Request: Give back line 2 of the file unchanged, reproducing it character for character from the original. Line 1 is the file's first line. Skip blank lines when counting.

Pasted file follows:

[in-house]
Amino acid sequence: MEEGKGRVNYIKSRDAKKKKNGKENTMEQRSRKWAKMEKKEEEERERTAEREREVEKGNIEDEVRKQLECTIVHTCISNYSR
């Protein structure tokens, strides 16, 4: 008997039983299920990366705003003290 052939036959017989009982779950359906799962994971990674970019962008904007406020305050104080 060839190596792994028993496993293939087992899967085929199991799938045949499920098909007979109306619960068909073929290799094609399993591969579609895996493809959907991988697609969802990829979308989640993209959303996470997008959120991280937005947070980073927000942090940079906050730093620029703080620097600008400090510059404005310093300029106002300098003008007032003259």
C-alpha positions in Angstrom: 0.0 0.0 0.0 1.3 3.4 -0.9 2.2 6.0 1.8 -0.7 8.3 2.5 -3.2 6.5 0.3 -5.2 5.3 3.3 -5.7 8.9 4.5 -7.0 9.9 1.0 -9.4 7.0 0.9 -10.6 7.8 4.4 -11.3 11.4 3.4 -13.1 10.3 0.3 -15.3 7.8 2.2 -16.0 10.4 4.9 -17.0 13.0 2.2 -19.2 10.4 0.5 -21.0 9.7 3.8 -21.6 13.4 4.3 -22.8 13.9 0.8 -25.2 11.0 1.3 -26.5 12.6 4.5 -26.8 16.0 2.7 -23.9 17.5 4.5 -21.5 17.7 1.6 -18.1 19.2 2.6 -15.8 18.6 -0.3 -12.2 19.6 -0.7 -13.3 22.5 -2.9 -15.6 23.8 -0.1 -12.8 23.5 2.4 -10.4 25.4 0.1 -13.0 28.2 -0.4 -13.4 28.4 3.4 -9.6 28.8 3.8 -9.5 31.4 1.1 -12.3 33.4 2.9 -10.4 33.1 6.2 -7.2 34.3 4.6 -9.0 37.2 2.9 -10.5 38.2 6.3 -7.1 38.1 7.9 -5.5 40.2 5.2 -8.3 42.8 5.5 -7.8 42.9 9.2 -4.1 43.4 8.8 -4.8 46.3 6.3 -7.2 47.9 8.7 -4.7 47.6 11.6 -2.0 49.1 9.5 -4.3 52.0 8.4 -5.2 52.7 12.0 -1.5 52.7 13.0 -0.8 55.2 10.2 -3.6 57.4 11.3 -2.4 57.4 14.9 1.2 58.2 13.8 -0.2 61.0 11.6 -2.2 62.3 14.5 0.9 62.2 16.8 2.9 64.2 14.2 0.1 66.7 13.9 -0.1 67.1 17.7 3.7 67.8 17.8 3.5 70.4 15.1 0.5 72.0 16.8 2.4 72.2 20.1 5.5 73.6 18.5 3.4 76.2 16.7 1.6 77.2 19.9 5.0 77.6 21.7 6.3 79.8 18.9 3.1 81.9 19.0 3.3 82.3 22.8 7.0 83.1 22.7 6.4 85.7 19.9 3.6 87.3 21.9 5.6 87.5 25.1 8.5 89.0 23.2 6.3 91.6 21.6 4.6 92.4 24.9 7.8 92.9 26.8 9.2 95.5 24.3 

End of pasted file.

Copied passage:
Amino acid sequence: MEEGKGRVNYIKSRDAKKKKNGKENTMEQRSRKWAKMEKKEEEERERTAEREREVEKGNIEDEVRKQLECTIVHTCISNYSR